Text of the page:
When the prophet asked for an explanation, his angelic guide answered, “These are four spirits of heaven, who go out from their station before the Lord of all the earth,” and explained that each was assigned to a specific region (vv. 5-6). The black and white horses were destined for the land in the north; while the dappled ones were headed south. The angel added that the first two groups “have given rest to My Spirit in the north country” (8). No mention was made of the destination or purpose of the red steeds.

The angel’s command that the charioteers “…walk to and fro throughout the earth” (7), reminds me of what the devil said he had been doing before reporting to God in Job 1:7 & 2:2. Whether this means they were demonic in nature or not isn’t clear. We aren’t told whether these are the same horses described in Zechariah 1:7-11. One also wonders whether they correlate with the horses and riders described in Revelation 6:1-8.

In Zechariah 6:9-15, the prophet received more instruction from YHWH concerning the high priest, Joshua. This time God told him to receive an offering of silver and gold from some men returning from Babylon (vv. 9-10). Zechariah was to fashion an elaborate crown from the precious metals and place it on the high priest’s head (11).

When he did so, he was to foretell the coming of a man called the Branch, who would rebuild the temple and bear God’s glory (12-13). This Branch, whom ancient rabbis understood to be the Messiah, was destined take the throne and rule as both King and Priest—something no Israelite before Him was allowed to do. Hebrews 7:14-28 tells us this King and Priest was Jesus, whom God declared “a priest forever according to the order of Melchizedek.”

The crown was intended to serve as a reminder of this promise of peace that was to come through this future leader (Zech. 6:14). Moreover, Zechariah was told that people from far away would come to build God’s temple, provided Joshua and company were careful to “diligently obey the voice of the LORD your God” (v. 15).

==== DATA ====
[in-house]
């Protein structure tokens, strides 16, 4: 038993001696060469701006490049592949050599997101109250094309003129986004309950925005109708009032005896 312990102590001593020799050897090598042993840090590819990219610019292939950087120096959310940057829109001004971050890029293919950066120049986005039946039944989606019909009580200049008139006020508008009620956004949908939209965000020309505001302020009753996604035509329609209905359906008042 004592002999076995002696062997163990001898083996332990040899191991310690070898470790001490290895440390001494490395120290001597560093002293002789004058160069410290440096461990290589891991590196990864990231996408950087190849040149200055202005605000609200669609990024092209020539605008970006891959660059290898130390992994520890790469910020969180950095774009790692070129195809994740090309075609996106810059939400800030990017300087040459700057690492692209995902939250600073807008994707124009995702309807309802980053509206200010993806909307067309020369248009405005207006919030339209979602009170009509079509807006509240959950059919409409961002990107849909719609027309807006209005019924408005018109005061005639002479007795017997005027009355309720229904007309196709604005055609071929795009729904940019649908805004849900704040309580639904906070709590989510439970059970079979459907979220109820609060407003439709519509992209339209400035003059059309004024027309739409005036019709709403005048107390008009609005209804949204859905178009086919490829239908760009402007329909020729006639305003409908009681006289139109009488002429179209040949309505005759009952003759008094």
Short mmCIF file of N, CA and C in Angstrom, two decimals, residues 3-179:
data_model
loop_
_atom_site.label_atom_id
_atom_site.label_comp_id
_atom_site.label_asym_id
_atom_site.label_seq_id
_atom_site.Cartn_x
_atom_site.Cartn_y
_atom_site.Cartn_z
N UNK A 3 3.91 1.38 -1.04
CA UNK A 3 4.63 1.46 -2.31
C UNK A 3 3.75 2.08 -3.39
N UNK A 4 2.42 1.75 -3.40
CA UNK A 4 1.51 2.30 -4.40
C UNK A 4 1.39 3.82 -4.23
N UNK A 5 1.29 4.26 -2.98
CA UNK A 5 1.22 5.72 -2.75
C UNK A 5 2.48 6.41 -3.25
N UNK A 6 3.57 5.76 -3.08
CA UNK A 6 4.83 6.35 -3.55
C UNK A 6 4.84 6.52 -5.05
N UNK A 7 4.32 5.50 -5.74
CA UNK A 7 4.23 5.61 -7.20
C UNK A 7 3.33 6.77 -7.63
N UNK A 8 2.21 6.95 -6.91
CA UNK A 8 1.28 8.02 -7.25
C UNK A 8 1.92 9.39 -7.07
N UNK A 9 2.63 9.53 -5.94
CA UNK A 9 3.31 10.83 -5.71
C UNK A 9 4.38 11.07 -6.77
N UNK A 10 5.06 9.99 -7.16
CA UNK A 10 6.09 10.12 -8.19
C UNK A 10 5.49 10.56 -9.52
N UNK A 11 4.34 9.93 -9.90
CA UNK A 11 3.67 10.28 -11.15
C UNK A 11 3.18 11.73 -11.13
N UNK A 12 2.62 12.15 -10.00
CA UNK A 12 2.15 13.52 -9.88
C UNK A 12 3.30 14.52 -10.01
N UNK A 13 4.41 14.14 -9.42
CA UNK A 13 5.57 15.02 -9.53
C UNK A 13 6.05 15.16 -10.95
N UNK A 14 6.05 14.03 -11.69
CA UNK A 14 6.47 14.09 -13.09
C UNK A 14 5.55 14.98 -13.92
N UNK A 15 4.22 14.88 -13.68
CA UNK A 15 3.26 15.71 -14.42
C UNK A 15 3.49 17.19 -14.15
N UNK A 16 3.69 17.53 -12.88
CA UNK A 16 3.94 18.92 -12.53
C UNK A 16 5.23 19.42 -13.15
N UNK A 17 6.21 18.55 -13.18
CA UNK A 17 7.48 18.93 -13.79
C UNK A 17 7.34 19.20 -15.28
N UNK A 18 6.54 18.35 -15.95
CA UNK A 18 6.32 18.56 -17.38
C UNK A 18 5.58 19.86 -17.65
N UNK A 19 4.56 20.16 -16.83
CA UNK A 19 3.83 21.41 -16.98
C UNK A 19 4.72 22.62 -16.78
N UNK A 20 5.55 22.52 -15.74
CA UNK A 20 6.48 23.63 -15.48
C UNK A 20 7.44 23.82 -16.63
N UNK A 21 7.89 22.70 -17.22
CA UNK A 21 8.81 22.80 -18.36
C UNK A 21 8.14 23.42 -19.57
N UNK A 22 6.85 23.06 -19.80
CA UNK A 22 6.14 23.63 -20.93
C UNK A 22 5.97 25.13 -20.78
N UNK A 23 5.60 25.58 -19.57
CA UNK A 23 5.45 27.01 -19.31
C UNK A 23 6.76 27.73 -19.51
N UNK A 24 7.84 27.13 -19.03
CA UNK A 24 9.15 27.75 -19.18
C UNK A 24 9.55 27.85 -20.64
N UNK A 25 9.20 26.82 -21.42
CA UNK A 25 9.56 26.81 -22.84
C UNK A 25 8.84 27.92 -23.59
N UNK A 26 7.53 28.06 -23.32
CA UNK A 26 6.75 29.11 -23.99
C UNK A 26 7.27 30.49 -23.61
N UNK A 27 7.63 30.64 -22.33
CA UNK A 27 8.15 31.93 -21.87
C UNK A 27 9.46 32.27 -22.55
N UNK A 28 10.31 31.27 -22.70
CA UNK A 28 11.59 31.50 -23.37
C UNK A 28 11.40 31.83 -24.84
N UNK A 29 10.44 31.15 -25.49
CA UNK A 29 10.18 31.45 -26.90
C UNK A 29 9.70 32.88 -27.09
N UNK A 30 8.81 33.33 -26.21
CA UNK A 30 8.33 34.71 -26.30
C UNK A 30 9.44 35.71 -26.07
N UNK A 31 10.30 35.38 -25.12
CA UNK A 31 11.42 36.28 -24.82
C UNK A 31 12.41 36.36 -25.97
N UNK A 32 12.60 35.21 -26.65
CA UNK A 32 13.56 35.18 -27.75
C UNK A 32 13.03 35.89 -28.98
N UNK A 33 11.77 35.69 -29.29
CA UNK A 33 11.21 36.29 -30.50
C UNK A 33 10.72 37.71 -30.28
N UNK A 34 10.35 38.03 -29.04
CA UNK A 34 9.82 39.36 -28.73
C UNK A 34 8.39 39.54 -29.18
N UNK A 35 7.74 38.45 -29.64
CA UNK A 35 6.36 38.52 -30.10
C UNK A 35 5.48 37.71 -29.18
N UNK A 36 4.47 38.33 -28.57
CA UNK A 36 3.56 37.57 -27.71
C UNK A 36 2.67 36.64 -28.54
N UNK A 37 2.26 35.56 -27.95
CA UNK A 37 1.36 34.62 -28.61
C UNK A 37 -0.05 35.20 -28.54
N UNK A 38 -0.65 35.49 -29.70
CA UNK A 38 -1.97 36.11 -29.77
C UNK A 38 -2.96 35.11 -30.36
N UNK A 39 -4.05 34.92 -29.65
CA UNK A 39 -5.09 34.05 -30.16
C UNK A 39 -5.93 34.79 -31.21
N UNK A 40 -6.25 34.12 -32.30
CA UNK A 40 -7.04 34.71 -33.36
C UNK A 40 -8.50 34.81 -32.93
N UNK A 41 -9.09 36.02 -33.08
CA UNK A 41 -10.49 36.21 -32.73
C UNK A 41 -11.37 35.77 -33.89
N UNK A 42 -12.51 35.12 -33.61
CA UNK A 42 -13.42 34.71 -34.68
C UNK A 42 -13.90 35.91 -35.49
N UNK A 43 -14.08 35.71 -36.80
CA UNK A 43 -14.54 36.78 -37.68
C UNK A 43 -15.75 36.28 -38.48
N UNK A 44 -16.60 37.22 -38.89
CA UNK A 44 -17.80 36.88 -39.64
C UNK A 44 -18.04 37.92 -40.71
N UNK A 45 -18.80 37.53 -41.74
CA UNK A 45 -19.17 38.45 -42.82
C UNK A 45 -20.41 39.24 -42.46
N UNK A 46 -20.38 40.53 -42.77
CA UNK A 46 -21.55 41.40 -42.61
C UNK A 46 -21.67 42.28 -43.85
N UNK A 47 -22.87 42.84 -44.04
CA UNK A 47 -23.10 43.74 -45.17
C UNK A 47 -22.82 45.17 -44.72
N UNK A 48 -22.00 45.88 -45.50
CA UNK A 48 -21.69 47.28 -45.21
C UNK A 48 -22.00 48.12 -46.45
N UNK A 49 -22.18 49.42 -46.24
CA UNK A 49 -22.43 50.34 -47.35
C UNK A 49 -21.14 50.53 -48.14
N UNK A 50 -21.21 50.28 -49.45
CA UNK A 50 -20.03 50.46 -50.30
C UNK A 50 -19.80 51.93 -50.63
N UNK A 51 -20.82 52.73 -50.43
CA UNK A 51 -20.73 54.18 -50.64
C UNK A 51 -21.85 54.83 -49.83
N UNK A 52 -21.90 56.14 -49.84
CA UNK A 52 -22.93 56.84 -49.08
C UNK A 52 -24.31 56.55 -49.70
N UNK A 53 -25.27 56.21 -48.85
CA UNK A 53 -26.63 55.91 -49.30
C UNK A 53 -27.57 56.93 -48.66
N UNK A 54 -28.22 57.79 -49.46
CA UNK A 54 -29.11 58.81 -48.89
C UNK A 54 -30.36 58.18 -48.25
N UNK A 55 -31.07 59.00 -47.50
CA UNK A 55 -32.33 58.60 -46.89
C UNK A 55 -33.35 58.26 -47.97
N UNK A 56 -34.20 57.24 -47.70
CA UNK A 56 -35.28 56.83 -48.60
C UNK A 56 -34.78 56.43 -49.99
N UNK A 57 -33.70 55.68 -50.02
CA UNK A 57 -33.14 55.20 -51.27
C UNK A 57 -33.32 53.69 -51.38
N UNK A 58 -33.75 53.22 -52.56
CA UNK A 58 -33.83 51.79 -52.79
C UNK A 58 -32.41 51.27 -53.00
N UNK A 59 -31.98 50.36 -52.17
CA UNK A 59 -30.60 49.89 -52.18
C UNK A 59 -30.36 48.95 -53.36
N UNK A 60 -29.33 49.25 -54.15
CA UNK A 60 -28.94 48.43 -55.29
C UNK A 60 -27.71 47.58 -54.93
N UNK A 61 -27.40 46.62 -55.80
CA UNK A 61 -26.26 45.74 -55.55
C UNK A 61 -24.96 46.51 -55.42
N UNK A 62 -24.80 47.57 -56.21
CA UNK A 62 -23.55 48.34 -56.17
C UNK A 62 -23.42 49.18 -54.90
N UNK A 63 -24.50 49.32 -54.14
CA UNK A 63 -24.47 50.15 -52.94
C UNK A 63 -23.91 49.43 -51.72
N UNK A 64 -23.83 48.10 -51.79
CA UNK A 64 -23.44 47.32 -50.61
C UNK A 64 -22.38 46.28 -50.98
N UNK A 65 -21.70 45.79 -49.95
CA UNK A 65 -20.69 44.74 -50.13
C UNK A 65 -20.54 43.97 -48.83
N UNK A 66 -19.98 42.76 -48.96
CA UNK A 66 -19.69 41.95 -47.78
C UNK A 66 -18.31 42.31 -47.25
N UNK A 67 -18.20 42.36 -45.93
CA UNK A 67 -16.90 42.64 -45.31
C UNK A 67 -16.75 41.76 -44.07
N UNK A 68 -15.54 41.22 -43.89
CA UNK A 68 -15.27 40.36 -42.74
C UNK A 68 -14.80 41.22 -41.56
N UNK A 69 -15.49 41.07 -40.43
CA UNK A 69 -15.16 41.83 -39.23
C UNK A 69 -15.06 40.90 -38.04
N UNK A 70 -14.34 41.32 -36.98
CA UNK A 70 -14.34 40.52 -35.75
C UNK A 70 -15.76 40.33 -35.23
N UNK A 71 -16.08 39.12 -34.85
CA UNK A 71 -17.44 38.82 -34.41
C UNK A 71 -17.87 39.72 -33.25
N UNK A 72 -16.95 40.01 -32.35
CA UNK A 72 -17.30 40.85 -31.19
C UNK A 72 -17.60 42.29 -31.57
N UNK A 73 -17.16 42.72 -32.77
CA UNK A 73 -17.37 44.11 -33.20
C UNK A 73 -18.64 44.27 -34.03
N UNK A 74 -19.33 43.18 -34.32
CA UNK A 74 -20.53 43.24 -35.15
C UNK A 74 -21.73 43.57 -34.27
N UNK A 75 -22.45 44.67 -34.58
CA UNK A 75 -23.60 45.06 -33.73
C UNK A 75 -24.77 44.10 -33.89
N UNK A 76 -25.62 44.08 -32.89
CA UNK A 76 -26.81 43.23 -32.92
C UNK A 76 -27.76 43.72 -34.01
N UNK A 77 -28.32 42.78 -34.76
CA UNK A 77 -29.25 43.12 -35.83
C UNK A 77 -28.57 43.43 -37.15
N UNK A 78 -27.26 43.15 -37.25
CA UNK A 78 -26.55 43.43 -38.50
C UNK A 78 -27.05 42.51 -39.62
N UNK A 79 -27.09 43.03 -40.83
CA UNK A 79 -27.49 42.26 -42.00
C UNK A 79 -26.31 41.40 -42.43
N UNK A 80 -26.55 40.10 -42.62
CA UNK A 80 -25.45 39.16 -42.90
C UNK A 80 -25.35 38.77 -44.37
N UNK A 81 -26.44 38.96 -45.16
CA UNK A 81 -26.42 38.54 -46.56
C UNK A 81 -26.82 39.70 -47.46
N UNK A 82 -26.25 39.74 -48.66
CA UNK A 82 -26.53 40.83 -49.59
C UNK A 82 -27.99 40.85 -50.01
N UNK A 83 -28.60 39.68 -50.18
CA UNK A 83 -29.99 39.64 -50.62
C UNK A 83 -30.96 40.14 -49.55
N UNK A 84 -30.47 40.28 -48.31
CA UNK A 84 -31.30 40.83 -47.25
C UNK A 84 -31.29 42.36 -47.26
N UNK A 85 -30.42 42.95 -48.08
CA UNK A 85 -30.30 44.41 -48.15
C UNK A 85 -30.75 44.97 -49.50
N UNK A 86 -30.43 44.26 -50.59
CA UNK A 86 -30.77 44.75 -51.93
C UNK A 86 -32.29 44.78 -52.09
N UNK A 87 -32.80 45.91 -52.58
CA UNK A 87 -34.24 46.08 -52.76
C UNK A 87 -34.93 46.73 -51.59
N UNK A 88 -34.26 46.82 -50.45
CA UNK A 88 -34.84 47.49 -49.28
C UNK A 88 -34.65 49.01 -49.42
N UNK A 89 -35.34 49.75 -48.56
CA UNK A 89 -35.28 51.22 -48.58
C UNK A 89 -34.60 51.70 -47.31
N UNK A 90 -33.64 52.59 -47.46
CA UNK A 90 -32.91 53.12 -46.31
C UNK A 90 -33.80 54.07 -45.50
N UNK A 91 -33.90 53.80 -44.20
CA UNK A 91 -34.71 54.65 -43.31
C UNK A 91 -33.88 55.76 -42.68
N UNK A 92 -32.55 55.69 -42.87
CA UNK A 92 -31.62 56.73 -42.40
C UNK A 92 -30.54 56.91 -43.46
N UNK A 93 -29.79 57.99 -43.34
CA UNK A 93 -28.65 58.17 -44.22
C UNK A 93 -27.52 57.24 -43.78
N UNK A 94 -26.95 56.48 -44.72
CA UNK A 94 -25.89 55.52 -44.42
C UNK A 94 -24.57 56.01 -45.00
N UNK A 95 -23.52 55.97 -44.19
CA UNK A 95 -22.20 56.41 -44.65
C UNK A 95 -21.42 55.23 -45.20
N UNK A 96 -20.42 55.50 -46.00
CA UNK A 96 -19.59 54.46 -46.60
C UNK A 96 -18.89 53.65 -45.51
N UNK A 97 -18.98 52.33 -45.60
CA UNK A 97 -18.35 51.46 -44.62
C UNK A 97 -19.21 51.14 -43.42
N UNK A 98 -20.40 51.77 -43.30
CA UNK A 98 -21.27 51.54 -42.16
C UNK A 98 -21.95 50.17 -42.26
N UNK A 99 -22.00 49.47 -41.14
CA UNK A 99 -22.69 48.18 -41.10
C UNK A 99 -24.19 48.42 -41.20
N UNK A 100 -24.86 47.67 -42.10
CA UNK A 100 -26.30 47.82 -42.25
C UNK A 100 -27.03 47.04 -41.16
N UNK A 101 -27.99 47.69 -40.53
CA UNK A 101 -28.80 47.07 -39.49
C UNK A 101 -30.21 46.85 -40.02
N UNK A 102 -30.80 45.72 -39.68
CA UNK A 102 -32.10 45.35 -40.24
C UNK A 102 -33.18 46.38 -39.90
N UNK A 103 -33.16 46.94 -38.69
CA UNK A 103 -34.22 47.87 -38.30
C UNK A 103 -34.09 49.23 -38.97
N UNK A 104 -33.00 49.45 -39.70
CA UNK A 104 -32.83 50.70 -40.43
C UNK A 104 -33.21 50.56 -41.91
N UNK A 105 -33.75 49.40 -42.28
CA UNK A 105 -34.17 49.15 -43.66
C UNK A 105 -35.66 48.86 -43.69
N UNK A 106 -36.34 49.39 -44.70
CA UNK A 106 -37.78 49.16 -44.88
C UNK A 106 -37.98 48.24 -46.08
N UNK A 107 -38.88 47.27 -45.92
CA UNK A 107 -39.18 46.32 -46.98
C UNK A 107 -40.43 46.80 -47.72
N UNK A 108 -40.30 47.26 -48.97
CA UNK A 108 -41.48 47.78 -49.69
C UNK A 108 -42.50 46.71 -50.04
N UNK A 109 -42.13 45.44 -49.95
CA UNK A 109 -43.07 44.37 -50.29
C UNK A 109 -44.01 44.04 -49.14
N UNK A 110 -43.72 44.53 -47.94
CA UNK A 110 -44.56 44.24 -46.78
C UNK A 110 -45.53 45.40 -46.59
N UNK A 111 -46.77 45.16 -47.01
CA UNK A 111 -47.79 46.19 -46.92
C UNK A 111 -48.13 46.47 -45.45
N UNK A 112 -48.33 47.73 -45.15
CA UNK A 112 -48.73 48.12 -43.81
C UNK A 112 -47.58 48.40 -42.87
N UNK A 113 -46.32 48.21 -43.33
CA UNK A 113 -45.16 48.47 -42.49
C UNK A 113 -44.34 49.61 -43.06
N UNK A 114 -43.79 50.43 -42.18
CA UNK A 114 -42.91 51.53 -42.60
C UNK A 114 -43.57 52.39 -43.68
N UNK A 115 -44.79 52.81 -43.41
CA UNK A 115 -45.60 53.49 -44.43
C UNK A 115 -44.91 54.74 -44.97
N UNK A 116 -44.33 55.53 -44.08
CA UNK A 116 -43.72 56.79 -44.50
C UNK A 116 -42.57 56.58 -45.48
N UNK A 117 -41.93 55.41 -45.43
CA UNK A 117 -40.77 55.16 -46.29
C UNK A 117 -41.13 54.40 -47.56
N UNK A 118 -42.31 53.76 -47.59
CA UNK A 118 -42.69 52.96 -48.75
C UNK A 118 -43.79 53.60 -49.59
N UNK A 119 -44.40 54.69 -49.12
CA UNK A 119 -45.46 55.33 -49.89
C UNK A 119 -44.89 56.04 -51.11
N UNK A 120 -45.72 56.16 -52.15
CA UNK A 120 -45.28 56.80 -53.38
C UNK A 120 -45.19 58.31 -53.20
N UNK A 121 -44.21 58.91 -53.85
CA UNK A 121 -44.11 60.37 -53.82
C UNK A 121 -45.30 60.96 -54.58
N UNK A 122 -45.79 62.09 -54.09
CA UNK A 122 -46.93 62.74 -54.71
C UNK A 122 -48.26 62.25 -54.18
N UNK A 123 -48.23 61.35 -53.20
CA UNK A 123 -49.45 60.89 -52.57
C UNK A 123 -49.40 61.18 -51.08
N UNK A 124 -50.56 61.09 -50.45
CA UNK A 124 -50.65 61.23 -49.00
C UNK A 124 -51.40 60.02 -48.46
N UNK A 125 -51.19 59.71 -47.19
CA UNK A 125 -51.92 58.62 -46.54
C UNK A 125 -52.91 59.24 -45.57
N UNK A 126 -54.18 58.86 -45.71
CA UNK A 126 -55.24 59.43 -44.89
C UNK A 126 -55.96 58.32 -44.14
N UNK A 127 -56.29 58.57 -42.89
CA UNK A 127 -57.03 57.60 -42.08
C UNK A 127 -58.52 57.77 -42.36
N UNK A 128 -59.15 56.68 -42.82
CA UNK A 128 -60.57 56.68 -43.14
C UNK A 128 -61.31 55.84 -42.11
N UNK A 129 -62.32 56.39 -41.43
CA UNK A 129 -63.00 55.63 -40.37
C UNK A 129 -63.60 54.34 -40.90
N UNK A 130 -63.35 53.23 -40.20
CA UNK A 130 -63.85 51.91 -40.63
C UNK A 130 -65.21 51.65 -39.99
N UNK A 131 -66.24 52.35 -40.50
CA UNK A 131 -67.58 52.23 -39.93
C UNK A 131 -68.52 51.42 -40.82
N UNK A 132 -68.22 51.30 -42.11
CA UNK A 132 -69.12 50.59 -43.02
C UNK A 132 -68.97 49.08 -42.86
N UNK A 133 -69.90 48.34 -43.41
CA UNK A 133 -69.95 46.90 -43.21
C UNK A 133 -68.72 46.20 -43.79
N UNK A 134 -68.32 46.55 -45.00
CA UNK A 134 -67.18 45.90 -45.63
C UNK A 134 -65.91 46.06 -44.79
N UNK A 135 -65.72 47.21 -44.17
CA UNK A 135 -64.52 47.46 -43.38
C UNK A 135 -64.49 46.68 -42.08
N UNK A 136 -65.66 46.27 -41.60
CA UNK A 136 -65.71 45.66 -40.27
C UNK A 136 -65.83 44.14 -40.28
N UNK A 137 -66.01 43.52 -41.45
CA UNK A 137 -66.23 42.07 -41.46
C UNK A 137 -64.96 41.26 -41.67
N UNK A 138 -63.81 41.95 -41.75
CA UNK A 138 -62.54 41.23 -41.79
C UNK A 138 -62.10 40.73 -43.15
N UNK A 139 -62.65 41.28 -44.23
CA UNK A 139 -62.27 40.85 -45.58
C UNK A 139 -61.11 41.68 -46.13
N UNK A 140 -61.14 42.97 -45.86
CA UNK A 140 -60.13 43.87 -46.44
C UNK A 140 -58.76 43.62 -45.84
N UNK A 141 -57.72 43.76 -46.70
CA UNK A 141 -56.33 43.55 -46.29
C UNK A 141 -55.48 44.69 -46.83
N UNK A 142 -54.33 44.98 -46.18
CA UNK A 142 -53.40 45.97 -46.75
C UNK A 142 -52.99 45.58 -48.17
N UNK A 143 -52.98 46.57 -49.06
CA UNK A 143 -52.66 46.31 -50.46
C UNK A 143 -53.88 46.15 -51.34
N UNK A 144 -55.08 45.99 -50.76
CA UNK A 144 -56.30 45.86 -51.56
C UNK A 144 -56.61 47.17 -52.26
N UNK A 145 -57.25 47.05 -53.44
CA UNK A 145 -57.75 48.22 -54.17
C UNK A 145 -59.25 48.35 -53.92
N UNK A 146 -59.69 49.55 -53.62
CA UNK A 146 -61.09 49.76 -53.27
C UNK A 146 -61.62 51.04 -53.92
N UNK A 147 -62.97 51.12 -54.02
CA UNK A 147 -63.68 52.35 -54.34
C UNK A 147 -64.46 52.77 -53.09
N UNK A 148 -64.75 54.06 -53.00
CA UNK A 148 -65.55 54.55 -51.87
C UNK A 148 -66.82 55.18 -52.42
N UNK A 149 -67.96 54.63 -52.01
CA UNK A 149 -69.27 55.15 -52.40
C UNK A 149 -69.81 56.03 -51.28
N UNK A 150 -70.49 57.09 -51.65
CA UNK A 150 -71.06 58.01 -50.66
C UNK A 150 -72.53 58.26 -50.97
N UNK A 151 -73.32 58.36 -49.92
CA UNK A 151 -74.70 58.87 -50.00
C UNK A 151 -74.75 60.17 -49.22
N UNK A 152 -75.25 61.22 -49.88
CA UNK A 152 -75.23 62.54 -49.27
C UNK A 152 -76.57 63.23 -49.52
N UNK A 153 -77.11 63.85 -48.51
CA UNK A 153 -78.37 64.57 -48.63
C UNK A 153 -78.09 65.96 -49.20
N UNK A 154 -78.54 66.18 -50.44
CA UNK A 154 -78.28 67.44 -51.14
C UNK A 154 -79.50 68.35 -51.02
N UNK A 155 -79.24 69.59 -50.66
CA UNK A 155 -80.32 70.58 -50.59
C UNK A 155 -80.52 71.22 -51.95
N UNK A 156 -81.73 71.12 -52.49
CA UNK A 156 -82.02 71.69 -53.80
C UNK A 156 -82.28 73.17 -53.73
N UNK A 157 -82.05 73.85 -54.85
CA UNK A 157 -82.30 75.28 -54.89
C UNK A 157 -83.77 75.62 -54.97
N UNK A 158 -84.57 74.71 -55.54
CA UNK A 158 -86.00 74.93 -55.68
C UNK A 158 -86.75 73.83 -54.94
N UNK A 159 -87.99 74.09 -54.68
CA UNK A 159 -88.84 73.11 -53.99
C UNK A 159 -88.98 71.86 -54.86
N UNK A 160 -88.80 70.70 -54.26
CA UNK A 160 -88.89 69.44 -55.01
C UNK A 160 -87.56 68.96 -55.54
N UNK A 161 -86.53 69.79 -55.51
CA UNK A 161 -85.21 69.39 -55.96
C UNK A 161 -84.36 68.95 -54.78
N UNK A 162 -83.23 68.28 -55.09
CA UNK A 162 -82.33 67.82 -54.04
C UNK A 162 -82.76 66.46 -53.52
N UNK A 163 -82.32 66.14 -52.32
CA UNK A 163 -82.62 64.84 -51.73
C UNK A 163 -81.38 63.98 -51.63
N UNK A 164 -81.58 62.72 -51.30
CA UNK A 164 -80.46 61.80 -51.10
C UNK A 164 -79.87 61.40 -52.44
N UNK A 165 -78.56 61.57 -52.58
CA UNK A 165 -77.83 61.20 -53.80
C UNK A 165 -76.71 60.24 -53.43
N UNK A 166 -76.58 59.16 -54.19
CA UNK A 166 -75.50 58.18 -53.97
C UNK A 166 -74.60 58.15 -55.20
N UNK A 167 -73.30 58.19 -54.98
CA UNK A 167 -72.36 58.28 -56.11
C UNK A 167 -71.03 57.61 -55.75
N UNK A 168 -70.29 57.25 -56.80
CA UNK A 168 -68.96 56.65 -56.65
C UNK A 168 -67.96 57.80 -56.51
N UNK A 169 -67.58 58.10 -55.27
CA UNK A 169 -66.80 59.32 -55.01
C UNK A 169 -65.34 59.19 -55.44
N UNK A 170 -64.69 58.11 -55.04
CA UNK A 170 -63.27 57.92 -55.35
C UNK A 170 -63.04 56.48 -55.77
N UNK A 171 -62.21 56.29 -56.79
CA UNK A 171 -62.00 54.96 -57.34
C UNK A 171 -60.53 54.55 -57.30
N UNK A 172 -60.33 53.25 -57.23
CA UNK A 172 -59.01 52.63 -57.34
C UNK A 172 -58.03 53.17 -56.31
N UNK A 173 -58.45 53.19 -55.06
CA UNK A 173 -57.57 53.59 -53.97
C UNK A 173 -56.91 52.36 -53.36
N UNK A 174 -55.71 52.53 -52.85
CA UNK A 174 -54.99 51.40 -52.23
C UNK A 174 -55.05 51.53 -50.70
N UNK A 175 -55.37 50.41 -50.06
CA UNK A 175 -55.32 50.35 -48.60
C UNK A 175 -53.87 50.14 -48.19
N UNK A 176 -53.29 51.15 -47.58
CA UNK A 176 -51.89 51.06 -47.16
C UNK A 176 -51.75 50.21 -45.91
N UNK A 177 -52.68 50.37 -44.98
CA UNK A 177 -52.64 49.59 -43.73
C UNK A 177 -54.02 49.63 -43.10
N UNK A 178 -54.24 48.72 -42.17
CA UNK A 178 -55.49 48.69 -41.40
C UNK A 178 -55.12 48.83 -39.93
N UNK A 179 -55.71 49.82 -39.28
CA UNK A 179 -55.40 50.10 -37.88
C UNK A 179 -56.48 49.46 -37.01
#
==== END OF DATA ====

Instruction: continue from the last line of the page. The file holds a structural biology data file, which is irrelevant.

Zechariah Chapter 7
Two years after the temple construction was resumed—on the fourth day of the ninth month of the fourth year after Darius the Persian assumed the throne—two representatives of the Jewish community of Bethel came to the temple to pray (Zech. 7:1-2). They also asked the prophets and priests whether they should continue their practice of weeping and fasting in the fifth month, as they had done during the years of the captivity (v. 3).

God gave Zechariah an answer that struck at the heart of the matter: He asked, “When you fasted and mourned in the fifth and seventh months during those seventy years, did you really fast for Me?” (4-5). In verse 6, He indicated that these people weren’t really fasting or feasting with God in mind, but for their own benefit. He also indicated it would have been better for them to have obeyed His word through the prophets before the exile and avoided captivity, rather than to engage in pretentious rituals of false humility during the seventy years of punishment (7).

In a manner akin to Isaiah 58 (only shorter), YHWH told the people He would rather they treat each other right—execute justice; be compassionate and merciful; take care of widows, orphans, aliens and other poor people; and not plot against each other—than offer fasting (Zech. 7:8-10). Like stubborn little children, the Jews had shrugged their shoulders, stuck their fingers in their ears and refused to accept correction from the Lord through His prophets (vv. 11-12). So when they were in trouble, YHWH ignored them as they had ignored Him, and He scattered them among foreign nations, leaving the land of Israel desolate (13-14).

Zechariah Chapter 8
In this chapter YHWH told His people He was zealous, or jealous, for Jerusalem and that He intended to inhabit the holy city once again (Zech. 8:1-3a). He vowed, “Jerusalem shall be called the City of Truth, the Mountain of the Lord of hosts…” (v. 3b). Both old and young would then safely inhabit the city, when God rescued His people from the lands of the east and west to bring them home and “be their God, in truth and righteousness” (4-8).

The workers who had responded to the Lord’s encouragement through the prophets Haggai and Zechariah He urged to be strong, so that the temple could be completed (9). Circumstances would no longer be like they used to, with the Hebrews performing slave labor and fearing for their lives (10-11). Instead, YHWH would make the land productive, and the people of Israel would be a blessing among the nations once again (12-13). Just as He had previously purposed to punish their parents, so that no one could stop Him; so now the Lord was “determined to do good To Jerusalem and to the house of Judah” (14-15).

All He required was that they would do right by their God and each other as follows:

Tell each other the truth.
In the courts judge with truth and complete fairness.
Do not make plans to hurt your neighbors, and don’t love false promises.
(Zech. 8:16-17, NCV)

If they avoided these things that God hated, then the fasts of the fourth, fifth, seventh and tenth months would become feasts of gladness for the Jews who loved truth and peace (vv. 18-19). People from man cities and nations would gather to seek YHWH in Jerusalem, knowing the Lord was with them (20-23).